4. Economic Damages

These are the quantifiable damages such as medical expenses (past and future), loss of past income and future earning capacity, and the cost of automobile repair. Other economic damages might include medical devices, mileage to and from doctor’s appointments or alternate transportation.

The dollar amounts are generally easy to gauge and present to the court. They serve to reimburse the injured for expenses associate with the accident. It is important that you do not neglect or miss any possible expenses that may, over time, turn out to be significant.

Economic damages do not take into account pain and suffering, and loss of consortium.

5. Non-Economic Damages

Beyond itemizing economic damages, in a serious personal injury case an injured may sue for other types of compensation known as non-economic damages.

These damages are extremely important to the personal injury case valuation. The losses are more abstract and generally compensate for the physical and emotional hardship, anguish and privation endured by the injured—as well as their spouse and loved ones

The two most common non-economic factors in a personal injury settlement include pain and suffering and loss of consortium.

Pain and suffering

As the result of negligence or wrongful act, an injury victim can claim damages for pain and suffering, which means receiving compensation for physical pain and emotional distress. Emotional distress is refers to the frustration, fear, anger and loss of enjoyment of life associated with suffering from a crippling injury.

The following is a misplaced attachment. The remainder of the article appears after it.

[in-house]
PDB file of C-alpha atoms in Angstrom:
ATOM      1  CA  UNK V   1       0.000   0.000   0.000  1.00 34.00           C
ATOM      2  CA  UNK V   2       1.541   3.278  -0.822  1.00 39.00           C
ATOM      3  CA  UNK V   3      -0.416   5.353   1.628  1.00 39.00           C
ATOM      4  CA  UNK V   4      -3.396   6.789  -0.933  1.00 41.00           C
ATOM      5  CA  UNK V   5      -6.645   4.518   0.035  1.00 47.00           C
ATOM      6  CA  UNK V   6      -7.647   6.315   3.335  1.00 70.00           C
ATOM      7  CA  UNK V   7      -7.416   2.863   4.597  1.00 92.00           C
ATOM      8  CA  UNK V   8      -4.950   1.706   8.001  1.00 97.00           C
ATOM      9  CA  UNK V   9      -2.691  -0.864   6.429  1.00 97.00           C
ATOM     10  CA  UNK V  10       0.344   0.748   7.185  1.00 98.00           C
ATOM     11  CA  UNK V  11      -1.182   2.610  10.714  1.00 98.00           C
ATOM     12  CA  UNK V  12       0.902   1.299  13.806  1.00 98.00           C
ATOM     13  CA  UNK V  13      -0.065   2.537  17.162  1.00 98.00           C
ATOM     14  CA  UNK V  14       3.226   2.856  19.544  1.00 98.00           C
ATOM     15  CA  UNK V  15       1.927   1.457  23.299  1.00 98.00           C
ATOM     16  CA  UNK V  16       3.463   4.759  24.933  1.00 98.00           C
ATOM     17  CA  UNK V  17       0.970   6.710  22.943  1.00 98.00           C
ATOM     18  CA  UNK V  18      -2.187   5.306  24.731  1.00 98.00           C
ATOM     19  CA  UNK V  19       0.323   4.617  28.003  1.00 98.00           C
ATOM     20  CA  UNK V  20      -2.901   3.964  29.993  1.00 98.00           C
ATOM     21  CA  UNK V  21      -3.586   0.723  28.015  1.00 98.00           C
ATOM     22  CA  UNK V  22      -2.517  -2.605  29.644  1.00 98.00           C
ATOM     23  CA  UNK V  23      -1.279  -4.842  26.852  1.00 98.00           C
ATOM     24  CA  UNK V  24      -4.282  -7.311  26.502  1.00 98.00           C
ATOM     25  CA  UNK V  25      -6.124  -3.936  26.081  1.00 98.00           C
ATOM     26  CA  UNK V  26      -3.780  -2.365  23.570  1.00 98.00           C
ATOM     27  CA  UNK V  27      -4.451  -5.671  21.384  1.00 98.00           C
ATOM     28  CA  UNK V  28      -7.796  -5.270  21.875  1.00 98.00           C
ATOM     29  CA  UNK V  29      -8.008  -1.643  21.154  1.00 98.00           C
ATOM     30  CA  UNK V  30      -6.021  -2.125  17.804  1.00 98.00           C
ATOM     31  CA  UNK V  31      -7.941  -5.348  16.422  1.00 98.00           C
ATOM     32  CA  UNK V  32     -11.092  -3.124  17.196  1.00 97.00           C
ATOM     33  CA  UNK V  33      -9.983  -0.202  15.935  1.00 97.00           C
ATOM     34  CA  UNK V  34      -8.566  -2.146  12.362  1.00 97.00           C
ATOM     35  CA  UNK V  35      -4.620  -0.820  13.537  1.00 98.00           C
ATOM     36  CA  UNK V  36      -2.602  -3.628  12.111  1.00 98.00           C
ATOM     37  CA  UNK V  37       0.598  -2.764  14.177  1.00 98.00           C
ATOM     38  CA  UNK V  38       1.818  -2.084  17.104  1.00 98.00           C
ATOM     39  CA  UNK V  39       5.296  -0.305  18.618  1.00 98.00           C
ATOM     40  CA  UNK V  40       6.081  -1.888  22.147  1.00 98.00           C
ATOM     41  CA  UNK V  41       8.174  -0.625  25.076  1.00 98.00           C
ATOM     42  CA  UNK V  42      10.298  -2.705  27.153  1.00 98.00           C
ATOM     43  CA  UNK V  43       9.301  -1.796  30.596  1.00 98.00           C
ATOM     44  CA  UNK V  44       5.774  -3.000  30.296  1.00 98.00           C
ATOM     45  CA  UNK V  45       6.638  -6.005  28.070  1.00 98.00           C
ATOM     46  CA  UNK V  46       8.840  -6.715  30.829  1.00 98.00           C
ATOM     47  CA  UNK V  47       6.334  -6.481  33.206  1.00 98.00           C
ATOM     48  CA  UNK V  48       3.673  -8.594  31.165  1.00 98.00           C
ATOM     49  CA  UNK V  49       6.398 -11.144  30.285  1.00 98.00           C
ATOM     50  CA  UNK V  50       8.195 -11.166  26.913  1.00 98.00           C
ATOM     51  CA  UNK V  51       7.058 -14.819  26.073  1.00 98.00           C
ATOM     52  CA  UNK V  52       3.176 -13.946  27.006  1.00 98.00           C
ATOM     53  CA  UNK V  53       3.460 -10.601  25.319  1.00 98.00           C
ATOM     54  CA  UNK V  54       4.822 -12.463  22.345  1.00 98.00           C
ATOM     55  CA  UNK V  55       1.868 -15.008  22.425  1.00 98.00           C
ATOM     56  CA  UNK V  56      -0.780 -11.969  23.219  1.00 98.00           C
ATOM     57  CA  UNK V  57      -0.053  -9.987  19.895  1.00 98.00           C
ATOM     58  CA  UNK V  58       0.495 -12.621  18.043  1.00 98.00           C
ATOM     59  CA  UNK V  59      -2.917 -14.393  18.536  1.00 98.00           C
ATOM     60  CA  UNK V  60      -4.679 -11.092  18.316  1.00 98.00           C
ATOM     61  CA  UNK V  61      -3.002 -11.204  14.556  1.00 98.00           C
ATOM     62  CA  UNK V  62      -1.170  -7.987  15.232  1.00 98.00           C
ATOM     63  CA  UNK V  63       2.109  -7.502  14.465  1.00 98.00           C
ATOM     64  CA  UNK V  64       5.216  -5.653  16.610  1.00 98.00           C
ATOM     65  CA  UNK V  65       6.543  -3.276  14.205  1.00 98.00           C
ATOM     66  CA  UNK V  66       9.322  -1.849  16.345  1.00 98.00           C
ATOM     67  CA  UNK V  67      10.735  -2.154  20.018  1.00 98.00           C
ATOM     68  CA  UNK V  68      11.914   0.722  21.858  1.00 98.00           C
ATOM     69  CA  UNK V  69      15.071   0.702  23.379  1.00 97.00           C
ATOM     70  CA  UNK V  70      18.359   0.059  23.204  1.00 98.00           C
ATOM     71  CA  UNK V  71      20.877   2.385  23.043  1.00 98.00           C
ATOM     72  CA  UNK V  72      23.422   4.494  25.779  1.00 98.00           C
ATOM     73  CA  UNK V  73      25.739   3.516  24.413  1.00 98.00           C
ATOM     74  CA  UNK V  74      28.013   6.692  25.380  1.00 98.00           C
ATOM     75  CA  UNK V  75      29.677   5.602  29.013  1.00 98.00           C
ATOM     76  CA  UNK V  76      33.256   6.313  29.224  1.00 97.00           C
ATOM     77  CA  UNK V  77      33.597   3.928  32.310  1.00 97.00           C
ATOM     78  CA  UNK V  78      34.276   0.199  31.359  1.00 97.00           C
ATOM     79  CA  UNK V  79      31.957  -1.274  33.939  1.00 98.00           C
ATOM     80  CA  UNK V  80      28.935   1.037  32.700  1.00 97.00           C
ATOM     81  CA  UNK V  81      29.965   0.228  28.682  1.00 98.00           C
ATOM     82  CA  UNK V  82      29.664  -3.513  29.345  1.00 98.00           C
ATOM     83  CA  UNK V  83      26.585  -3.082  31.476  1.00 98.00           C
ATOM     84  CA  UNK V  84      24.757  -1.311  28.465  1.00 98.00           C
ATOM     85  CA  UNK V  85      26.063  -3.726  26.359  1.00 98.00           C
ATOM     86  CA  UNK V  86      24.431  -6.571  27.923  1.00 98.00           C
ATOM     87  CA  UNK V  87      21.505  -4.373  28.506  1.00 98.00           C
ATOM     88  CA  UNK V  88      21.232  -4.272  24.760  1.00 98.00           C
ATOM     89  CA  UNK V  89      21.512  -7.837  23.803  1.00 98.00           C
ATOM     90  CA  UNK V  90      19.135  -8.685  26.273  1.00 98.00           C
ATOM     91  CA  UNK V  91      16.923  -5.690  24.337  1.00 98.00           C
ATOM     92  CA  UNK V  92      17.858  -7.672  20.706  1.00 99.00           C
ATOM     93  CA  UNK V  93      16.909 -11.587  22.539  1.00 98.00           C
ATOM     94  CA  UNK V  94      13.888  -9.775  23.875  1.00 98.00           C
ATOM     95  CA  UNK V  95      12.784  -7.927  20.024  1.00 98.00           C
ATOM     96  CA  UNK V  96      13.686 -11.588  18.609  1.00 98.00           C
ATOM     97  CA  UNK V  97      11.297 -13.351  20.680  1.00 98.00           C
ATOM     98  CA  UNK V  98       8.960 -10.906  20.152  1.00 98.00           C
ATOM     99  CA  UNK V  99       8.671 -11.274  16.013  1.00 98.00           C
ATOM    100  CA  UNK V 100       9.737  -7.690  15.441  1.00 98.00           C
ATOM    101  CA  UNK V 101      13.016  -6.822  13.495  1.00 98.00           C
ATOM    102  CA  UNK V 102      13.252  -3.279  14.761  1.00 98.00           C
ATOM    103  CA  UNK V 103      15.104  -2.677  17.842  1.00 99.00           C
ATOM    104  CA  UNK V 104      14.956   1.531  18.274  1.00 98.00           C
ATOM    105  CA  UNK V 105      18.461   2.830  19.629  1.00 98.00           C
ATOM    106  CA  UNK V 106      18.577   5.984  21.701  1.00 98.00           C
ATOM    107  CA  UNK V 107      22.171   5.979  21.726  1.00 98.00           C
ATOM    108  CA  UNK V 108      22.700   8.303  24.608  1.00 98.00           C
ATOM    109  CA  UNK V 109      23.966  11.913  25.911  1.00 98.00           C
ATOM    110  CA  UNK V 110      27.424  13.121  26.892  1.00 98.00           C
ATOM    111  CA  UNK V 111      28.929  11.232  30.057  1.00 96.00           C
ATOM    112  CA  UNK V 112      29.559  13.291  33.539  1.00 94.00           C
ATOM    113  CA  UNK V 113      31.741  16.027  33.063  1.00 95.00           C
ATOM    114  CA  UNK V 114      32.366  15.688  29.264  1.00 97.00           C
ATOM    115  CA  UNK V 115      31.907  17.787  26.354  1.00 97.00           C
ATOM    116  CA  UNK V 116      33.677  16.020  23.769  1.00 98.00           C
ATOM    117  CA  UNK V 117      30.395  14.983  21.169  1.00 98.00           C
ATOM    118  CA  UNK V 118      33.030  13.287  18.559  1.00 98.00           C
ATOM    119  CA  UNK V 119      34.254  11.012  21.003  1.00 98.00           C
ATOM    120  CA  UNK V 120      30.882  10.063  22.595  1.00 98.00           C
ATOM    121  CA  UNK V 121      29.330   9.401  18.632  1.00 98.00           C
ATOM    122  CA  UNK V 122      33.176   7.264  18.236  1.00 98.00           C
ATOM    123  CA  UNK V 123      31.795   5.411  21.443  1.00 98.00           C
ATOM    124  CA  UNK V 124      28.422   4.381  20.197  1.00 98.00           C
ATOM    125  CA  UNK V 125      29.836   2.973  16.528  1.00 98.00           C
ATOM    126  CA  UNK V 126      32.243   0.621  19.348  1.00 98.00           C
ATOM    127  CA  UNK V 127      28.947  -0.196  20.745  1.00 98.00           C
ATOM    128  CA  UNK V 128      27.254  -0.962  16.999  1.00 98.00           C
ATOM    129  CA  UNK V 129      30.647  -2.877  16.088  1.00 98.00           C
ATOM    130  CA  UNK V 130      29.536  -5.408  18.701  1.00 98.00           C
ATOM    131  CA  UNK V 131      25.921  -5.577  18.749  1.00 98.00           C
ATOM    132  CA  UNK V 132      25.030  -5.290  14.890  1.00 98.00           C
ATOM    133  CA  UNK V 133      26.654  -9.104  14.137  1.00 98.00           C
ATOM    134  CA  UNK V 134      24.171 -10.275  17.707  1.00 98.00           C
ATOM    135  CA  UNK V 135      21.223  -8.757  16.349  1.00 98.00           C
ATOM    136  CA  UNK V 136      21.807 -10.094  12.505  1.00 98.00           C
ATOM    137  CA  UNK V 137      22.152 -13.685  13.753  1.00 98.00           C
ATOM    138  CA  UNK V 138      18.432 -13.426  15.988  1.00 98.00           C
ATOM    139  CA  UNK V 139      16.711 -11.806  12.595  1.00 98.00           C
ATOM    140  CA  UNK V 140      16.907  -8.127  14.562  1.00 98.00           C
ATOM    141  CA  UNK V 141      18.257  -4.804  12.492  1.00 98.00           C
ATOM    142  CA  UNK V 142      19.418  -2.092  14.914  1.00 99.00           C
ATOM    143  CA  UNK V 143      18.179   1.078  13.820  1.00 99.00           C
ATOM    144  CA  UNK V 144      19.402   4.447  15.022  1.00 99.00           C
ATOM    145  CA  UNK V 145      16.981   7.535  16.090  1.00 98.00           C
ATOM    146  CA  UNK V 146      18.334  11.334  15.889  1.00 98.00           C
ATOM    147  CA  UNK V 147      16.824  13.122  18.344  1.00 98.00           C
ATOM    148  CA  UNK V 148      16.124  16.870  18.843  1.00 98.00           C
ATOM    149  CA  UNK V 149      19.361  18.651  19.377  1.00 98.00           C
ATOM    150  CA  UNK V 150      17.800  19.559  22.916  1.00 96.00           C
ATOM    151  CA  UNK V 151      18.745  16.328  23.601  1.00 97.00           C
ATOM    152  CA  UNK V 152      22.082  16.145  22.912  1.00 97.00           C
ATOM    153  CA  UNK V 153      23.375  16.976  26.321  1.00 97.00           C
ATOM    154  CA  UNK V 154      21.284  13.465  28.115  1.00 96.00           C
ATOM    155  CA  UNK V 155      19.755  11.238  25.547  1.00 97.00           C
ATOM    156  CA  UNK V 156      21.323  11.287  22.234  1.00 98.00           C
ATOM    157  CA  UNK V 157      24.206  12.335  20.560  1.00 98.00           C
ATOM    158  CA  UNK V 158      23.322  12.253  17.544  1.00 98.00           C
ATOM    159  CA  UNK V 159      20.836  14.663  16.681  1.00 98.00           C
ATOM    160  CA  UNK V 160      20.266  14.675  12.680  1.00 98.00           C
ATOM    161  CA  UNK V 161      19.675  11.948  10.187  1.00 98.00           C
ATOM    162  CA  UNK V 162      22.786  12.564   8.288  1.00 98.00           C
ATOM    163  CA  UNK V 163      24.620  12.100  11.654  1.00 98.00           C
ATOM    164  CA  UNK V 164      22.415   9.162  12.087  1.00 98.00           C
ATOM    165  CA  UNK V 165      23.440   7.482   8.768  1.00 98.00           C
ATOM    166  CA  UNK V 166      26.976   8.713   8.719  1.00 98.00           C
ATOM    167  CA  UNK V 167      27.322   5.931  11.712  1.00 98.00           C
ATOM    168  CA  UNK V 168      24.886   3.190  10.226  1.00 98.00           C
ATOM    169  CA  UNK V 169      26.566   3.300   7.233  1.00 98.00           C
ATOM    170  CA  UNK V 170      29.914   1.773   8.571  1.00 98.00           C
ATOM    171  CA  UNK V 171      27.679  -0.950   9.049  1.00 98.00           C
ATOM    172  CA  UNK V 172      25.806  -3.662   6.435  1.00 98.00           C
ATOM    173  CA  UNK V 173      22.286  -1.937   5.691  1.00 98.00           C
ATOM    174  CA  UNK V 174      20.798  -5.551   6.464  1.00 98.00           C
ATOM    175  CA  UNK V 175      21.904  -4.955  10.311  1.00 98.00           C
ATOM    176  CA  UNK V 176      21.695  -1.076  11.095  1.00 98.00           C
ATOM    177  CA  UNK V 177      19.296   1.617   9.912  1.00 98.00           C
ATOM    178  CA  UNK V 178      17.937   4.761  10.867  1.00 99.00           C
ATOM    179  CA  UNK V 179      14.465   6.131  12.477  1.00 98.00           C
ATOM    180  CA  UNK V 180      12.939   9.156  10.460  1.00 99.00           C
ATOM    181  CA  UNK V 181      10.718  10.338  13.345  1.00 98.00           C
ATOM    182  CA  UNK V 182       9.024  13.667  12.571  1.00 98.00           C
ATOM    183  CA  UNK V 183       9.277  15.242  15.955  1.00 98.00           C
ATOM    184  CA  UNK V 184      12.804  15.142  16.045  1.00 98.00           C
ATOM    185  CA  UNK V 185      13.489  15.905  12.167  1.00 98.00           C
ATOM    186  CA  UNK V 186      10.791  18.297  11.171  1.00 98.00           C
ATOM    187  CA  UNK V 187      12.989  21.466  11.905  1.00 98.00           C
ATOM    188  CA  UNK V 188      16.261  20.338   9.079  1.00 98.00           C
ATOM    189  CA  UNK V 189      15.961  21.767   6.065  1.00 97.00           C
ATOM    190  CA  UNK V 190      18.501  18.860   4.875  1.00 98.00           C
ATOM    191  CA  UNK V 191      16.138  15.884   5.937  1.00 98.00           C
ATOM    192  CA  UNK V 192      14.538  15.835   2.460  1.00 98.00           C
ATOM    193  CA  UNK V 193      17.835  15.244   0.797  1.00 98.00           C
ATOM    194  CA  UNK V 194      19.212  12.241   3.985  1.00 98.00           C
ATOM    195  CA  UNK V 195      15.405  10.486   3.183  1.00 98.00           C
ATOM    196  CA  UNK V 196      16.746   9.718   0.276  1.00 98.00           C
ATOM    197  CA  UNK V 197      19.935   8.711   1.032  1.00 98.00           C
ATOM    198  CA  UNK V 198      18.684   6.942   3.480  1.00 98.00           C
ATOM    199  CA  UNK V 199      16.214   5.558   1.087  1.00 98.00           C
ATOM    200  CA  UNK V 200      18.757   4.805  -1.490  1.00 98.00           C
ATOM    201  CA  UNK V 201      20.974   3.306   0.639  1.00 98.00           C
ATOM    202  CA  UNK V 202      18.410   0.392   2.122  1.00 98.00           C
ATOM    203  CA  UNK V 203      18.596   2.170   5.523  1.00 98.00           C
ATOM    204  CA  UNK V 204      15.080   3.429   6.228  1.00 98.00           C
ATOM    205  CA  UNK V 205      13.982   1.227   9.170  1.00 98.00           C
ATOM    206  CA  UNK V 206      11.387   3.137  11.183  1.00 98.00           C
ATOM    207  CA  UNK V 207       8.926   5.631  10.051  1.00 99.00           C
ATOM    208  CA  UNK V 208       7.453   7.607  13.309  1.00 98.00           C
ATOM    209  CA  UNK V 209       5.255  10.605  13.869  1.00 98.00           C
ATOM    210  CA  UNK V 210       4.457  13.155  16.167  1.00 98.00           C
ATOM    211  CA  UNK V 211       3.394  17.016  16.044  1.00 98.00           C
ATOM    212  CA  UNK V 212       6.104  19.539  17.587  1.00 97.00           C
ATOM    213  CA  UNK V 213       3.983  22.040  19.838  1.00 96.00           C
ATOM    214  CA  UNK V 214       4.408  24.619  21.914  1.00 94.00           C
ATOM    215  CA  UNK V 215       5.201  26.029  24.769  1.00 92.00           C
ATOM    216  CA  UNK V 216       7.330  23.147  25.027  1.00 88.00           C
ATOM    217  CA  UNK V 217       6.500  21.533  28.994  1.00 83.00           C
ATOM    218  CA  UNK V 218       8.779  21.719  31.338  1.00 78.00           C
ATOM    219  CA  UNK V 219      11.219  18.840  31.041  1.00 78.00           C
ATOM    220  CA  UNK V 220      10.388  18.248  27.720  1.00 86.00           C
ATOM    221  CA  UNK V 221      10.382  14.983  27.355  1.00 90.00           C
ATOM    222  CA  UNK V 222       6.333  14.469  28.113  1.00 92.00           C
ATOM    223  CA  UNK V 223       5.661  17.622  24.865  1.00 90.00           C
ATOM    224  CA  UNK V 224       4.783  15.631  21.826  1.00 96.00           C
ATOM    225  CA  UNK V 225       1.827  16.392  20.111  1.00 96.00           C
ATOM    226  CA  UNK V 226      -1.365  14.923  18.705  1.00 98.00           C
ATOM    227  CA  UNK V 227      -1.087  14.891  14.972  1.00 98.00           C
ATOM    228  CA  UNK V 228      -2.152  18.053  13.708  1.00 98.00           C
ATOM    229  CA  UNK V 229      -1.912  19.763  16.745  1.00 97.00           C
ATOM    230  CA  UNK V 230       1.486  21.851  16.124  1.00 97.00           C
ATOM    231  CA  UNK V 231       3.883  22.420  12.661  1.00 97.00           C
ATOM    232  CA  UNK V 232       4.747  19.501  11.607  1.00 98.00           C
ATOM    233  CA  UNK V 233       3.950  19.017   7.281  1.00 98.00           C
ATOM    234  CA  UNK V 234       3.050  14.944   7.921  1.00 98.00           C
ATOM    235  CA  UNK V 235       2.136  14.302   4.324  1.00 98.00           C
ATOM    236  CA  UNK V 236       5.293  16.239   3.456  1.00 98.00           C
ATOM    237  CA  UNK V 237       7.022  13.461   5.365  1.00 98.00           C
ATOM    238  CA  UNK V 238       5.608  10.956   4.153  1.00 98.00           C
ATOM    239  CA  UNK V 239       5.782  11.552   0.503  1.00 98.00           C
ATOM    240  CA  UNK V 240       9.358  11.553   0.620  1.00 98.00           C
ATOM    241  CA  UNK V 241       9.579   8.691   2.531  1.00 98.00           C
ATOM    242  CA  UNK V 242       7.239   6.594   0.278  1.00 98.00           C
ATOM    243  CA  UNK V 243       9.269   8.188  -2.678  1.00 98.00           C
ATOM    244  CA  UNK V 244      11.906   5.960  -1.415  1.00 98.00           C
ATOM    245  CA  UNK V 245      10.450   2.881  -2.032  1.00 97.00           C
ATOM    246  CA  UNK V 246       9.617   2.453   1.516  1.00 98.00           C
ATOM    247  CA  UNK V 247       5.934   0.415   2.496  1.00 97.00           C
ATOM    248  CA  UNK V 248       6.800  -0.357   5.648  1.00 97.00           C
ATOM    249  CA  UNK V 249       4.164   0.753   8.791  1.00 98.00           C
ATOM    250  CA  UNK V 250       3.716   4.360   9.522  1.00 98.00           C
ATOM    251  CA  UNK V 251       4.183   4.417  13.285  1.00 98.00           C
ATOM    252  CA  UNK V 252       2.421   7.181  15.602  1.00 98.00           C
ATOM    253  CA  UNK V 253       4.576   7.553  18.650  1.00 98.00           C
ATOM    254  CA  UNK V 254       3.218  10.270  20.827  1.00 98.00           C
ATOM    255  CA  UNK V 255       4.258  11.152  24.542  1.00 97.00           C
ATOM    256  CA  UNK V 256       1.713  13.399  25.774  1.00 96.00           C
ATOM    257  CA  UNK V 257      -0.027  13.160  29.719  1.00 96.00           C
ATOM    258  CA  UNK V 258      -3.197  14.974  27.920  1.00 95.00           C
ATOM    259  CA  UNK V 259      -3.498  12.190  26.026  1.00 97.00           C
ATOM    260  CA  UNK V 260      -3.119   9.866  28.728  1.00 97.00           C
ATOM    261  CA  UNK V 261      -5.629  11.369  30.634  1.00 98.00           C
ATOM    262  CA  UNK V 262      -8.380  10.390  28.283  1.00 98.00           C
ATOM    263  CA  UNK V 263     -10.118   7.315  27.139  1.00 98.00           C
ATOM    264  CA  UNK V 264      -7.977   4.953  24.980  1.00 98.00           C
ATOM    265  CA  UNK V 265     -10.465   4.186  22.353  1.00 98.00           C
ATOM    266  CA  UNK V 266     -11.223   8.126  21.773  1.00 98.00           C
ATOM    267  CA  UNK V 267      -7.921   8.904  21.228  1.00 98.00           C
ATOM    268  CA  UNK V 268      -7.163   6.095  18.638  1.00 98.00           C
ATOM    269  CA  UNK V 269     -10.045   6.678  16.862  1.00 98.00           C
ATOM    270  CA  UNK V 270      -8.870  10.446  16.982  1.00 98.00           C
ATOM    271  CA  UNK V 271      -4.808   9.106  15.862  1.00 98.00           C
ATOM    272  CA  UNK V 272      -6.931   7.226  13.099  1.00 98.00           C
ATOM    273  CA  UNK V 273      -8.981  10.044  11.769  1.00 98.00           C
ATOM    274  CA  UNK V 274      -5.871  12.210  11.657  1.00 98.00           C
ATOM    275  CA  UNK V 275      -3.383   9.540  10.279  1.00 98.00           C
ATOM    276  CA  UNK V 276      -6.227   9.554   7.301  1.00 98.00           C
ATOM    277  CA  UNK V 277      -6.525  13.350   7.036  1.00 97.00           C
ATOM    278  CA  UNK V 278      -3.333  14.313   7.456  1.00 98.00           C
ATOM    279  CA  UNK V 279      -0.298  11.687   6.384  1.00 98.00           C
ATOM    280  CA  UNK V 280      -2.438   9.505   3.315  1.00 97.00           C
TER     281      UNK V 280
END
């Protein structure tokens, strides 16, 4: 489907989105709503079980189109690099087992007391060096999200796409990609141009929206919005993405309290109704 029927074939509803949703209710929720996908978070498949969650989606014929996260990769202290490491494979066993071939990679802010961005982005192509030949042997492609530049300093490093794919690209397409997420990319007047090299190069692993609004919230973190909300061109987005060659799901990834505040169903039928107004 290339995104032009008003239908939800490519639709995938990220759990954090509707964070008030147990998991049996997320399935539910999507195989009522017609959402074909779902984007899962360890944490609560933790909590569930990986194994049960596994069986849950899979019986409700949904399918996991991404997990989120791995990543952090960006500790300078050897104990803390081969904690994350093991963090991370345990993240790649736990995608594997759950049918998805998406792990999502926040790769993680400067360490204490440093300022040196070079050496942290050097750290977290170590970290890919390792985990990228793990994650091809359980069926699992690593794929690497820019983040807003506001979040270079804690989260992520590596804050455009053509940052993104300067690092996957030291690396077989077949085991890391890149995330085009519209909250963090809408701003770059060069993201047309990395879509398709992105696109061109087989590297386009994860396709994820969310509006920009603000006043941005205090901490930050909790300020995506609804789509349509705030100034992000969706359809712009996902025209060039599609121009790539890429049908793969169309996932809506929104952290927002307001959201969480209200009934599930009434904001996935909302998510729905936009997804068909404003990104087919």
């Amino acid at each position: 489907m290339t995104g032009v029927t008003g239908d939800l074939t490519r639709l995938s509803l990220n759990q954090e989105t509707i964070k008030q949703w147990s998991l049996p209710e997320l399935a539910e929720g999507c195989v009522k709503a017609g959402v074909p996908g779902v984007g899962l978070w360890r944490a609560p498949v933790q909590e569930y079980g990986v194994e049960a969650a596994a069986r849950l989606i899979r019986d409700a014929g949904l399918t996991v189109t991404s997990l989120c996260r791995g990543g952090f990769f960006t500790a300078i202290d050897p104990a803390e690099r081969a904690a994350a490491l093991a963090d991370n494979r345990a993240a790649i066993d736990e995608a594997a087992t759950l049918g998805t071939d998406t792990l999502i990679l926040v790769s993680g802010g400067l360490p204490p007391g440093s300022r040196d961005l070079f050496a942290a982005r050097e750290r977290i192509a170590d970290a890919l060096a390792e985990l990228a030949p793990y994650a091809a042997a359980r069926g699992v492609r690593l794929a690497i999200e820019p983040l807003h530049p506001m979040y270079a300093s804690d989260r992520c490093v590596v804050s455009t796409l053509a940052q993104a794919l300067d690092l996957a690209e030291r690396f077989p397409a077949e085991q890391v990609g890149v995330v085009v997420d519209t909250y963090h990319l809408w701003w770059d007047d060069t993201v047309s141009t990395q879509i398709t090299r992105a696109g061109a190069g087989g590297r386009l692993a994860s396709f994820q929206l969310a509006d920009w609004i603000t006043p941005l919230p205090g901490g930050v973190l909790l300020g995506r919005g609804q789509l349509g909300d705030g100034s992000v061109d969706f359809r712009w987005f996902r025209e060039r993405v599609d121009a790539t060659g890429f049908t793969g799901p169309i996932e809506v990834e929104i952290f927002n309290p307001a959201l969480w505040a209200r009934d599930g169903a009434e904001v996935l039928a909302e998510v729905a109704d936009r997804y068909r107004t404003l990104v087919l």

When determining an award for pain and suffering and emotional trauma, the jury is allowed to consider the extent of the injury. They will take into account the evidence presented in court that substantiates pain and suffering. The level of physical discomfort and suffering the person will endure long-term will also be considered.

Loss of consortium

Devastating personal injury affects family members deeply. In many of these cases, loved ones may file a lawsuit seeking damages for loss of consortium.

A spouse of an injured can seek damages for the loss of the emotional and intangible elements of marriage, such as loss of love and affection, emotional support and comfort, companionship, care and sexual intimacy. Less commonly but just as meaningfully, a parent or child may be profoundly affected by the loss of their mother, father, son or daughter in which loss of love and companionship or care affords the right to sue for damages.

Non-economic damages are awarded on a case-by-case basis. The method or guidelines for computing an award for pain and suffering or loss of consortium is not precise. Still, the law is designed to fully compensate personal injury victims for pain and suffering endured.

These and other factors, right down to the attorney you choose, play a part in negotiating and maximizing the settlement offer in an injury case.

Questions about the possible damages you may be entitled to?

Contact Kramer Law today. An experienced personal injury lawyer will be happy to give you a good idea of what to expect in your case.

Our diverse law firm is here for families for a lifetime, and not just one incident. We are here to help you tackle any legal issues you may face.

Speak with an experienced Florida attorney at our firm today.
Call 855-Kramer-Now (855-572-6376)